The Mercy Ministry

Anyone who welcomes you welcomes me, and anyone who welcomes me welcomes the one who sent me. Matthew 10:40

Caring for many of the Mercy children is a full-time job for their parents, creating a profound lack of resources. Hunger is a daily reality. Unfortunately, work in this rural area is limited and parents who have children with a disability have few resources for child care.

The statistics for families affected by disability are staggering:

90% of the Mercy Ministry kids live in extreme poverty

80% have been abandoned by their fathers

Most do not have proper disability aids (wheelchairs, walkers . . . )

Most live without running water or electricity

Pastor Carlos and the team in Nicaragua provides beans, corn, powdered milk, cereal, cooking oil, salt, sugar, soap, and toilet paper for 265 children with mental and physical disabilities. 

This is where we come in. Our hope is that families can be supported as they care for their children with disabilities. Each bag of food costs only $24. 

Further, a huge percentage of Mercy kids have had access to no medical care. One of our major objectives is providing the therapy and medical care these kids need. Sometimes that requires expensive travel. Other times, it requires in home visits. 


Project Mercy Center

How CAN you make a difference in the lives of families affected by disability?

Imagine this. It was a Thursday night in May of 2015. A volunteer with The Mercy Kids was visiting a family with a child who had disabilities. Traveling down a dirt road, team members climbed a rock wall. Inside a small adobe one-room house, sitting on a stringed frame structure serving as a bed, sat an elderly grandmother.  She had no teeth, no smile and no drive. Hardship covered her face.

Emotionless, the woman sat on the makeshift bed, while next to the bed, on the ground, crouched a five-year-old child who had numerous disabilities. The visit included a warm greeting, prayer and a gift bag with food to last a week.  Shortly after our friendly exchanges, the team left - impacted.  For the next three days, this scene was repeated over and over.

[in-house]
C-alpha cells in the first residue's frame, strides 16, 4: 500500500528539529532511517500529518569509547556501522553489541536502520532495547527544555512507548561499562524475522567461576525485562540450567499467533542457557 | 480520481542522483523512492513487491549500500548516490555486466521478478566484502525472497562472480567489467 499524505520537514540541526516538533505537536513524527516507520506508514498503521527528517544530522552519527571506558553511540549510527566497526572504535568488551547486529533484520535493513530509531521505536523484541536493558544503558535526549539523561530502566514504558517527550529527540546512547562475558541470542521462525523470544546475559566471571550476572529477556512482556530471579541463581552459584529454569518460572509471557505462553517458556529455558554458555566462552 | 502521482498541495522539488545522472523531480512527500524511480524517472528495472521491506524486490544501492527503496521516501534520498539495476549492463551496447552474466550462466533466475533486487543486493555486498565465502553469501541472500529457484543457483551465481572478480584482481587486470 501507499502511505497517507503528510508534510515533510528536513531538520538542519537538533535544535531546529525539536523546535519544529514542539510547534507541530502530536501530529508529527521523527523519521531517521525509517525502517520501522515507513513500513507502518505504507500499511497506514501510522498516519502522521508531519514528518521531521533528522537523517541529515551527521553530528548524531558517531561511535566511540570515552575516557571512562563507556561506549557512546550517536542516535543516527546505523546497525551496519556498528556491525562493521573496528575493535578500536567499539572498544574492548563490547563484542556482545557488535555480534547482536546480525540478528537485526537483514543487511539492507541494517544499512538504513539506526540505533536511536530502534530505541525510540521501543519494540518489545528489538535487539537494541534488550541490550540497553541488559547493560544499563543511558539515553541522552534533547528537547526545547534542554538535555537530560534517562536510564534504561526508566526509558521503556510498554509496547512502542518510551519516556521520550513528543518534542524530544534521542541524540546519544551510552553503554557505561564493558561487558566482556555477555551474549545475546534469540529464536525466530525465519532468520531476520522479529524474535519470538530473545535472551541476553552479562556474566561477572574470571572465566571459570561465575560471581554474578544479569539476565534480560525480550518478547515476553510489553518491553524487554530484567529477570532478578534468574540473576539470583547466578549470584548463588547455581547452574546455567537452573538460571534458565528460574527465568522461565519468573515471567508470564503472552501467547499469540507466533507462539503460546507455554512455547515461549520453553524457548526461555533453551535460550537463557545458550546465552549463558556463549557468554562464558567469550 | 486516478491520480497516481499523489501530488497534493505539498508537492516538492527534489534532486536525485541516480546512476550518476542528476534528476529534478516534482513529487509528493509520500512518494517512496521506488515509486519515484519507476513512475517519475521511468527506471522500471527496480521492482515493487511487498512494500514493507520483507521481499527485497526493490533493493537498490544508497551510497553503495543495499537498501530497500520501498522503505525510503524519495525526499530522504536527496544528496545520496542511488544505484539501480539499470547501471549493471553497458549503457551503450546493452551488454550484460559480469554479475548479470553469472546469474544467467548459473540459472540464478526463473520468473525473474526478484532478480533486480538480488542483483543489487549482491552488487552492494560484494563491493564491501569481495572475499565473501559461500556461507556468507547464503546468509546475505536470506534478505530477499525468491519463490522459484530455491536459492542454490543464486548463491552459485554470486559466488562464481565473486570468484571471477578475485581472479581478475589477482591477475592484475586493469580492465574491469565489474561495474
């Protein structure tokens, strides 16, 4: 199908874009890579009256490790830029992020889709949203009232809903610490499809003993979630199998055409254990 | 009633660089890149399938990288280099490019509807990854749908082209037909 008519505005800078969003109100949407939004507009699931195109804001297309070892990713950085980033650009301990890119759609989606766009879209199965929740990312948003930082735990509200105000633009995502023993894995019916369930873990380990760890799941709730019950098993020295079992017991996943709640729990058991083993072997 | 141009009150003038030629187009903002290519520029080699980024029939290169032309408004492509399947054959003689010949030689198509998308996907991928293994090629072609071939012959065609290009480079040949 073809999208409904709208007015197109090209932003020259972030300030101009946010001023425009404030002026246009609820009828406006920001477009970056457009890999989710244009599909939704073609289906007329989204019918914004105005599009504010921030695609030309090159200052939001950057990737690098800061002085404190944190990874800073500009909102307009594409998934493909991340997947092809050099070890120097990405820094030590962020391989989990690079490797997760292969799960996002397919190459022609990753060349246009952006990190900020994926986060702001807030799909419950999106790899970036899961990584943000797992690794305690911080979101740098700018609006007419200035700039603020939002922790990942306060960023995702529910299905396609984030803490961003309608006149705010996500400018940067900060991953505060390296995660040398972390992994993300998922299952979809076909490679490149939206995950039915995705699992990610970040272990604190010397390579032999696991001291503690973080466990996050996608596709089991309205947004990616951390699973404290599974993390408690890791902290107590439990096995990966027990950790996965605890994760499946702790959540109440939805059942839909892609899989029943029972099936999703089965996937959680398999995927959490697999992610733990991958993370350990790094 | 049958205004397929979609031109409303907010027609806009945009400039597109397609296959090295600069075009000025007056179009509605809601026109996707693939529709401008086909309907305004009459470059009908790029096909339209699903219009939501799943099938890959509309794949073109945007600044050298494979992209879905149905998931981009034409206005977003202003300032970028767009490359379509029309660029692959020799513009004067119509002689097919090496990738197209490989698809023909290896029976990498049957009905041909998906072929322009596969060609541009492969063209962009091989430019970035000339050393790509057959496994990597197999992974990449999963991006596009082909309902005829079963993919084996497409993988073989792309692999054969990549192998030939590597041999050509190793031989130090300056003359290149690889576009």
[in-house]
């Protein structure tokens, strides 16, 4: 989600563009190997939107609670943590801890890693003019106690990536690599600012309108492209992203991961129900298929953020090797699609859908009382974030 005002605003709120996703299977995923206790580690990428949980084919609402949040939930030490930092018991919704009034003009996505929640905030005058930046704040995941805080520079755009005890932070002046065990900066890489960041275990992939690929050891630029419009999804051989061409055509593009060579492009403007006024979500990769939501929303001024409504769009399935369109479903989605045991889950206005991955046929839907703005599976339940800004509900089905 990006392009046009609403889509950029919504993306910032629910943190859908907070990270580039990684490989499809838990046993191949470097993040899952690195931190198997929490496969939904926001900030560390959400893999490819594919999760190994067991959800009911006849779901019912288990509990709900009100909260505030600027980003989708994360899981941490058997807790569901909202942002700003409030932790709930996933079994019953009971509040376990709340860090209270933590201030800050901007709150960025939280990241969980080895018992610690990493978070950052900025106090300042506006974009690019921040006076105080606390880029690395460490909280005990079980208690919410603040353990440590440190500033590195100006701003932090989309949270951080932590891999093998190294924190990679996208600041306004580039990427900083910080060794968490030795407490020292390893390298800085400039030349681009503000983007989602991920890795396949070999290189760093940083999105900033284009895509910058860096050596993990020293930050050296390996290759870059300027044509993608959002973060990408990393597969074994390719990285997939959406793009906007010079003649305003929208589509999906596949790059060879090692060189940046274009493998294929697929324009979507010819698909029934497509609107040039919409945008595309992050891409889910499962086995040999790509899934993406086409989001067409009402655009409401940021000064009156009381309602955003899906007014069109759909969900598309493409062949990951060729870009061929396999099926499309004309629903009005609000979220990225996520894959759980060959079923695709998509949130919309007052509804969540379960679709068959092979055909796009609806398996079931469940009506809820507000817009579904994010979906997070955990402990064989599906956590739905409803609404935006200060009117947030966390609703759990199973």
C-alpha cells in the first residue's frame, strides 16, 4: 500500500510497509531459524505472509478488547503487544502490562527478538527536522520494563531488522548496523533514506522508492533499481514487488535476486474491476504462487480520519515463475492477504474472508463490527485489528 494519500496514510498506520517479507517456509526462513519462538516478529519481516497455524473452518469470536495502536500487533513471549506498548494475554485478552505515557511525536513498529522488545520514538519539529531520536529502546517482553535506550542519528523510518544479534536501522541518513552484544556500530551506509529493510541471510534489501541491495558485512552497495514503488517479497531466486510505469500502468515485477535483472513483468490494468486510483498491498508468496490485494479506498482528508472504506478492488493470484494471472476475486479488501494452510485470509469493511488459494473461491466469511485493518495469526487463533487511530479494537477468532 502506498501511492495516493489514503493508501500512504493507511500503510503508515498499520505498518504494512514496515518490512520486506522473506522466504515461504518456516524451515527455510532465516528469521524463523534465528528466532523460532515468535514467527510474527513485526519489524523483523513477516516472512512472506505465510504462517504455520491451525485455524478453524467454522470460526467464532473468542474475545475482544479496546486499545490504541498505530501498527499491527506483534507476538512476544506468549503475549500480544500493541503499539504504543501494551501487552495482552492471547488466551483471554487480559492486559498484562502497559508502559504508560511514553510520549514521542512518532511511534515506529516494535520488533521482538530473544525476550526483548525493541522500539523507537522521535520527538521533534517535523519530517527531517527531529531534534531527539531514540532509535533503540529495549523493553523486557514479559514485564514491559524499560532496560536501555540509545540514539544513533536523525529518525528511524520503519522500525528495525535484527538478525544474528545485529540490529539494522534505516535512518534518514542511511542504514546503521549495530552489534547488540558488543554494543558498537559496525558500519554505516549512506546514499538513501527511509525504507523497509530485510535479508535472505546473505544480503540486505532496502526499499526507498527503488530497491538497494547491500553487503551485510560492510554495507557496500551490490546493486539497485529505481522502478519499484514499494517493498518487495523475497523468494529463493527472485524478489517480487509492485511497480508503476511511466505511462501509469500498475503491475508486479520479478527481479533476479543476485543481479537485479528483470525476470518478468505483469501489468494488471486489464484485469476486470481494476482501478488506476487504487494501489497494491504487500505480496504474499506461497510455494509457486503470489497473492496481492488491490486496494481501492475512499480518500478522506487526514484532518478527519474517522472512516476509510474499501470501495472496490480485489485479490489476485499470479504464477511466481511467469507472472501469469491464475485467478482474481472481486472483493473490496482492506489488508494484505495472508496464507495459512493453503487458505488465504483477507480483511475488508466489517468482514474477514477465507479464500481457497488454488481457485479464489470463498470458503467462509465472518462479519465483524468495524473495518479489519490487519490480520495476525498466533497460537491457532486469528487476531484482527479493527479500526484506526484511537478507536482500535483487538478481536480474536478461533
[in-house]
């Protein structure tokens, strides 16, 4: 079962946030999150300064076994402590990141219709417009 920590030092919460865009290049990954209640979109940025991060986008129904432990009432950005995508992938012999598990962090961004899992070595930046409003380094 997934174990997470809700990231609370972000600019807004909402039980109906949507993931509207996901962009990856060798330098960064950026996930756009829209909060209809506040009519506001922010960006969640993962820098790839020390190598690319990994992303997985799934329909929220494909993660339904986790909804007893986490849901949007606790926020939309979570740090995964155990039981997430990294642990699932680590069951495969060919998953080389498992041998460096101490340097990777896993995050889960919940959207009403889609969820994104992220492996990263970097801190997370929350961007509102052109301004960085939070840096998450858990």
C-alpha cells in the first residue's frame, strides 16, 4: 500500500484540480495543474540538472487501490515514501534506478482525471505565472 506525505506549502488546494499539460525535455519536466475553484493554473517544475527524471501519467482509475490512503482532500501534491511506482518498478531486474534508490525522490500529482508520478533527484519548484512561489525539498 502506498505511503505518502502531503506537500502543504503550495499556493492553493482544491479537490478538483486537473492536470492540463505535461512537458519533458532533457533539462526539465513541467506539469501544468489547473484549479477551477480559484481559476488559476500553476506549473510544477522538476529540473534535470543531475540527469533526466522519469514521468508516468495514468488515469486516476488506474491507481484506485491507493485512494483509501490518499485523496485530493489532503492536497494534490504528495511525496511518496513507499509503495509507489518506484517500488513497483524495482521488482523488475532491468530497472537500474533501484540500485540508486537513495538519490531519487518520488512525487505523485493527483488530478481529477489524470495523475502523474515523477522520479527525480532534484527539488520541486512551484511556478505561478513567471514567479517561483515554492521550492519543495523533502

Because most of you won’t be meeting these families, face to face, we are wanting to paint a clear and accurate picture of the intensity and persistence the mercy families agonize with daily. They have no physical or occupational therapy. They have no speech therapy. Most families in the region who have a child with a disability have never even received a diagnosis regarding their child’s issues or potential treatment.

These families have no insurance policies, no special education classrooms . . . in fact they have very little relief of any sort. Most bear their burdens alone. They are dealing with disabilities that don’t quit. They can’t beat or escape their situation. They are financially burdened and emotionally unprepared.

Scores of lay people and professionals have traveled to this rural area of Nicaragua to observe and analyze.  After many hours of brainstorming with the volunteers there and here, a plan unfolded.  The Mercy Kids organized to be the stateside force. 

Responding to the need, The Mercy Kids purchased land and we are building The Mercy Center. The center will provide therapies – of every kind.

Ellen, an RN, will be moving there in March of 2018. She will bring her experience from Cincinnati Children’s Hospital with her. Immediately, a local physical therapist will join the team.  Of course, we are open and hoping for a continual flow of volunteers from both inside and outside the country.

We have a great list of needs. Financing the building, buying a vehicle to transport the kids and providing salaries for the staff are a few of our heavy-handed needs.  

  •  Completion of Mercy Center               $8,000.

  •  Purchase vehicle                                  $25,000.

  •  Physical therapist salary                   $5,000.

  •  Administrator salary                           $3,000.

  •  Lunches for kids during therapy        $3,000.

  •  Equipment needed for therapy            $5,000.

We want to seek out and accommodate children with disabilities. The Mercy Kids is being intentional about our faith. It is going to be hard work and require much determination. We NEED you!  You can contribute in multiple different ways.




Ana, age 15, is one of the "rescued" who is now "rescuing."  She drew this during one of our brainstorming sessions, in Nicaragua. Her love and devotion toward the kids with disabilities is precious. 

Ana, age 15, is one of the "rescued" who is now "rescuing."  She drew this during one of our brainstorming sessions, in Nicaragua. Her love and devotion toward the kids with disabilities is precious. 



Connecting with the families experiencing disability has helped to build a solid bridge between the USA and Nicaragua.  We are excited God is allowing us to be part of something bigger than ourselves.